I just breezed through Buddy’s book, Turning Two, which is an entertaining read for a Mets fan looking for a happy recap. Harrelson was the only Met in uniform for both the 1969 and 1986 World Championship teams. He credits Casey Stengel for turning him into a switch-hitter. He played under Hodges and Berra. He roomed with Tom Seaver. As third-base coach, he waved around Ray Knight to score the winning run in Game Six of the ’86 World Series. He managed Gooden and Strawberry. In short: Buddy was there. At Spring Training when the players stepped on the scales, Hodges used to say, “You’re the strongest 147-pound player I’ve ever seen.” Buddy strikes me as an old-fashioned guy — not that there’s anything wrong with that. Loyal to the organization, he’s not going to speak poorly about anyone: Buddy takes his trash out to the curb; he doesn’t publish it between the covers of a book. (Terry Collins is like him in that respect: a company man.) The worst thing that could have happened to Harrelson was the day Frank Cashen asked him, more like ordered him, to take over the reigns as Mets manager. First, he had to follow in the footsteps of Davey Johnson, who should never have been fired. Secondly, Harrelson never wanted the job. He did well after taking over in mid-season, 1990 (71-49 record), but then Strawberry bolted for L.A. and 1991 was just a sad, crumbling affair all around. Harrelson wasn’t cut out to be a manager, hated dealing with the media, just not his temperament, and the team fell apart around him while he stood by and helplessly watched. I think Harrelson’s reputation with the fans suffered as a result. When he caved to management’s demand that he start rookie Julio Valera over Ron Darling in a crucial late-season game, it was all over. Valera bombed and the veterans fumed. In the book, Harrelson poignantly wrote:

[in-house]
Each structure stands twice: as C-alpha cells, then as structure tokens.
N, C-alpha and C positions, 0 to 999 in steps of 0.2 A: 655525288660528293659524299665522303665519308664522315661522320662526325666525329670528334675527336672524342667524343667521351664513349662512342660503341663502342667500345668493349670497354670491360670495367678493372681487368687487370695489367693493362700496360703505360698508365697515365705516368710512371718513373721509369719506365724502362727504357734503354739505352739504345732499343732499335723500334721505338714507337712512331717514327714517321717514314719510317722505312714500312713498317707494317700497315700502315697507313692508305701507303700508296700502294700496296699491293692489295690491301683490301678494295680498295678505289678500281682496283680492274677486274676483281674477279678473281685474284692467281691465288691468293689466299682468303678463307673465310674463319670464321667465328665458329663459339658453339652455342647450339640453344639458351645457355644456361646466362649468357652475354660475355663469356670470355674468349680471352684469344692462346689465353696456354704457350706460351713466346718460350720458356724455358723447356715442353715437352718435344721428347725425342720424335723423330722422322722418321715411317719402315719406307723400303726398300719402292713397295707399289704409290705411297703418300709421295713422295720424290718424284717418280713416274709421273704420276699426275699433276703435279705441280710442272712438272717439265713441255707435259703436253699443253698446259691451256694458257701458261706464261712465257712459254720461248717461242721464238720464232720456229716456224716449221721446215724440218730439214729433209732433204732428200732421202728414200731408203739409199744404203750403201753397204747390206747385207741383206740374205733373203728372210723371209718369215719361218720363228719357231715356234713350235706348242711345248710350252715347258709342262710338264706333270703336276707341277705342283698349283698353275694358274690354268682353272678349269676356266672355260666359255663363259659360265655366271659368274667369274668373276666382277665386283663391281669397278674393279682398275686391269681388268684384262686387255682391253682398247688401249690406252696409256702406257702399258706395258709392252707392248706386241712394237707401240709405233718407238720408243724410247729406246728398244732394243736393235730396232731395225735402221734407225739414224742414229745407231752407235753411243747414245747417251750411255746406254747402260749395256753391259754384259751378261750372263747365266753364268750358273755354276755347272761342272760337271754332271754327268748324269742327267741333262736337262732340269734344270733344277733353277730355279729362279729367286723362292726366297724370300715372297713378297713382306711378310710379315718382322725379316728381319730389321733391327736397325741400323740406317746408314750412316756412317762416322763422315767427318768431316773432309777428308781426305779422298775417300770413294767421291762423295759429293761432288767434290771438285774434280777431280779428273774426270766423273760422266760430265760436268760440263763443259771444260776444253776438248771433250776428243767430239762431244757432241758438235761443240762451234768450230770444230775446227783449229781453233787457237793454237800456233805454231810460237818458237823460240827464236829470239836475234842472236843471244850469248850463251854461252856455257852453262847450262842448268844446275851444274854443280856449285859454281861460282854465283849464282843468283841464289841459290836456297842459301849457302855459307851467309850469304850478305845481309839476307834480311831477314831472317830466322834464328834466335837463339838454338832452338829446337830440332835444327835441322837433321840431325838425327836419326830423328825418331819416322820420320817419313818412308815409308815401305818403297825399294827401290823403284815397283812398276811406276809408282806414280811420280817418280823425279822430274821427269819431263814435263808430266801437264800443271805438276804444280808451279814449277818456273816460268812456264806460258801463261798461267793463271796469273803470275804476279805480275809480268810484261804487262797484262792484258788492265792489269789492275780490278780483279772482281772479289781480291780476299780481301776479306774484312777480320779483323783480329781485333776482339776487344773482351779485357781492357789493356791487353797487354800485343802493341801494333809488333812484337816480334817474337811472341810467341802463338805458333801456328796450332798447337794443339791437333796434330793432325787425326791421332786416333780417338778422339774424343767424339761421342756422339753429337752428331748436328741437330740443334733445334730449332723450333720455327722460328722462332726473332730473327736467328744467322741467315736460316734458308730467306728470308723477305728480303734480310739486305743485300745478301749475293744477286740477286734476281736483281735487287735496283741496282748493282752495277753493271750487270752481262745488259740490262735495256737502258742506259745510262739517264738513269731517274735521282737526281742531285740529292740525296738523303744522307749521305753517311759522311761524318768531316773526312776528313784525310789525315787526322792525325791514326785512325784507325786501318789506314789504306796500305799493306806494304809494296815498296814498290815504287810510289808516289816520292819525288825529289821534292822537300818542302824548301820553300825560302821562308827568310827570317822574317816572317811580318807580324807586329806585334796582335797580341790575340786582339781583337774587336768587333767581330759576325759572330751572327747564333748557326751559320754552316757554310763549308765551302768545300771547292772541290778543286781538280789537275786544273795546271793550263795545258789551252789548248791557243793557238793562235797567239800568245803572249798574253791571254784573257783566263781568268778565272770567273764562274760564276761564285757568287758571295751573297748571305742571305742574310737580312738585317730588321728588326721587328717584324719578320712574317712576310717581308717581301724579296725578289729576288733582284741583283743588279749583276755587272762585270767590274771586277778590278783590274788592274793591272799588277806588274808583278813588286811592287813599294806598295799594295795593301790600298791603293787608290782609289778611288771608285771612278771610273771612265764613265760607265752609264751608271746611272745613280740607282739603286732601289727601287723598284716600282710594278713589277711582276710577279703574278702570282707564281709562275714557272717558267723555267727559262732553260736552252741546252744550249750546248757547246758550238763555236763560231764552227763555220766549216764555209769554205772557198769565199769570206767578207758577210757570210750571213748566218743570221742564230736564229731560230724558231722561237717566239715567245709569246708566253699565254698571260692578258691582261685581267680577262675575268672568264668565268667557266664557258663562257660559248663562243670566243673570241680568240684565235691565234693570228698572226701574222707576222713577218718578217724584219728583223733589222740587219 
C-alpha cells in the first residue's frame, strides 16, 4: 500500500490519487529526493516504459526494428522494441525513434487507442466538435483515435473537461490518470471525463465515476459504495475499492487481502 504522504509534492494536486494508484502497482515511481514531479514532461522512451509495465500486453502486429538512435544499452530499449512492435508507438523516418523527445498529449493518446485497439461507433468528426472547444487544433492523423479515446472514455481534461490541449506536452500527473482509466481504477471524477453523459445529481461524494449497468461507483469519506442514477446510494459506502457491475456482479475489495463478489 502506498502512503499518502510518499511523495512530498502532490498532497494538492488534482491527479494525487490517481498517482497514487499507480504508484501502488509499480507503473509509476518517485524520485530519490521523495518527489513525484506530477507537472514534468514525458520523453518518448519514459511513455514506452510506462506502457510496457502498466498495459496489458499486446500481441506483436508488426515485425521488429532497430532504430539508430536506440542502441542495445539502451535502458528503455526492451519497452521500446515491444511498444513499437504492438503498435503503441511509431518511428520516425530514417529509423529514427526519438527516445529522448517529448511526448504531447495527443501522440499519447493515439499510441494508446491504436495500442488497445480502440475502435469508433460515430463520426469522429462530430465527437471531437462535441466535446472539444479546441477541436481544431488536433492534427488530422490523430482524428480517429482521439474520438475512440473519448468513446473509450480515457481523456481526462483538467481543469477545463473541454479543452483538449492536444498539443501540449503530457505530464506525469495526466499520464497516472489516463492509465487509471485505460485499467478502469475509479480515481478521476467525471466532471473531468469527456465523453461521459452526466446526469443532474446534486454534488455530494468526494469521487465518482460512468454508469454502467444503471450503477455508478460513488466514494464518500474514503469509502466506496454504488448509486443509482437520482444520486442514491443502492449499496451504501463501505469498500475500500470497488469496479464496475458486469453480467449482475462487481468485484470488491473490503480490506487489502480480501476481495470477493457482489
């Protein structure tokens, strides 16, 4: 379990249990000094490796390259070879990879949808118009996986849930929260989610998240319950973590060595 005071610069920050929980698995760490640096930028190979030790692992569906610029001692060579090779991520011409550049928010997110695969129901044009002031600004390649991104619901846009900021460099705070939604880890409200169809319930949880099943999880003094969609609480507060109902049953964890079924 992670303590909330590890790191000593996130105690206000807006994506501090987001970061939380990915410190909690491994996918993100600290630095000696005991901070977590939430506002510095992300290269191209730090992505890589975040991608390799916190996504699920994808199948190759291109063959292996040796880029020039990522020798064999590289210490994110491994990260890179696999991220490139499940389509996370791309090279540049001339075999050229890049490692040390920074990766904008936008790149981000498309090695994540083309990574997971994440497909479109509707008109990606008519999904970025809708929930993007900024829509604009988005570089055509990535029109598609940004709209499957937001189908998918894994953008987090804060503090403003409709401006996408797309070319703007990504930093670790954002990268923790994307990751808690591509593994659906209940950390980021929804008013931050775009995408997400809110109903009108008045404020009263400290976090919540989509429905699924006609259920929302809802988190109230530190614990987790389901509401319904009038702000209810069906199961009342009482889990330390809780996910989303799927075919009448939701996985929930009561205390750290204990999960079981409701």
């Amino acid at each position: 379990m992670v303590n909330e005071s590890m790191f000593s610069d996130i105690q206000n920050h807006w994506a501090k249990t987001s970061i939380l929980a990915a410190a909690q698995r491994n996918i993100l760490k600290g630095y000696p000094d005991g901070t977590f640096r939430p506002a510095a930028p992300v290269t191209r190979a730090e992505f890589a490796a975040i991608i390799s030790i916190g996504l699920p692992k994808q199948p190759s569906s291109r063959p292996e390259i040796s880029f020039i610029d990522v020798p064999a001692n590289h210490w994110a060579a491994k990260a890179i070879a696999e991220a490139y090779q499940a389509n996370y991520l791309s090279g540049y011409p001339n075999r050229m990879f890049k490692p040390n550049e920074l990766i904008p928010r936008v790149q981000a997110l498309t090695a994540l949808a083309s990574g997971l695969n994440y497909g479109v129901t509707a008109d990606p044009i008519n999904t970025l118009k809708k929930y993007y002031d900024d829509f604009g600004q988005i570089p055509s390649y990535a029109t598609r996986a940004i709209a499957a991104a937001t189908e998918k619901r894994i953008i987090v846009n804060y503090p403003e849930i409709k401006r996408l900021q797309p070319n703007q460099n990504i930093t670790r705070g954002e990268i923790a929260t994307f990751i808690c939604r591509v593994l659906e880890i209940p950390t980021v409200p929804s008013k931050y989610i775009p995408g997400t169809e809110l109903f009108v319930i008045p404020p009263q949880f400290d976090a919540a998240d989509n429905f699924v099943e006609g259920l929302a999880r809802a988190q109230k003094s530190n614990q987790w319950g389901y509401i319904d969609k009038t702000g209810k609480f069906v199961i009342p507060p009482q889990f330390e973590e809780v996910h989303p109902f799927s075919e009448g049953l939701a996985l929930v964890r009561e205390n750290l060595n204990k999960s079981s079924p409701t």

I never wanted the job of managing the Mets, and I kind of wish I had never done it. Once you’re a manager and you get fired, you can’t go back (unless you’re Billy Martin and you work for George Steinbrenner). I love coaching, and if I had never managed, I might have become this generation’s Frank Crosetti (who coached for the Yankees for 21 years after playing for them for 17 years). I might still be there as a coach.
Harrelson’s time as manager was painful to watch. He just didn’t have the temperament for the job. WFAN had just started exploding, and I still remember driving into Shea listening to Mets Extra with Buddy and Howie Rose. It was clear Harrelson hated every second of doing it. Eventually he quit the gig.
In the end, things worked out well as Buddy’s involvement with the Ducks has been a great match for both him and that enterprise.
Speaking of toughness, in Turning Two, Buddy tells a great Bob Gibson story. Harrelson was named to the 1970 NL All-Star team. He walked into the clubhouse with Tom Seaver at his side. There’s Roberto Clemente, Hank Aaron, Johnny Bench, Willie McCovey, Dick Allen, and Willie Mays. They spied Bob Gibson sitting at his locker. Seaver walked up, said hello, and shook Gibson’s hand. Harrelson extended his, but Gibson didn’t move. Just sat there and glared. He wouldn’t shake Buddy’s hand. Years later, Harrelson finally questioned Gibson about that incident. He said, “You shook Seaver’s hand but you wouldn’t shake mine.”
Gibson replied, “I never shake the hand of a hitter.”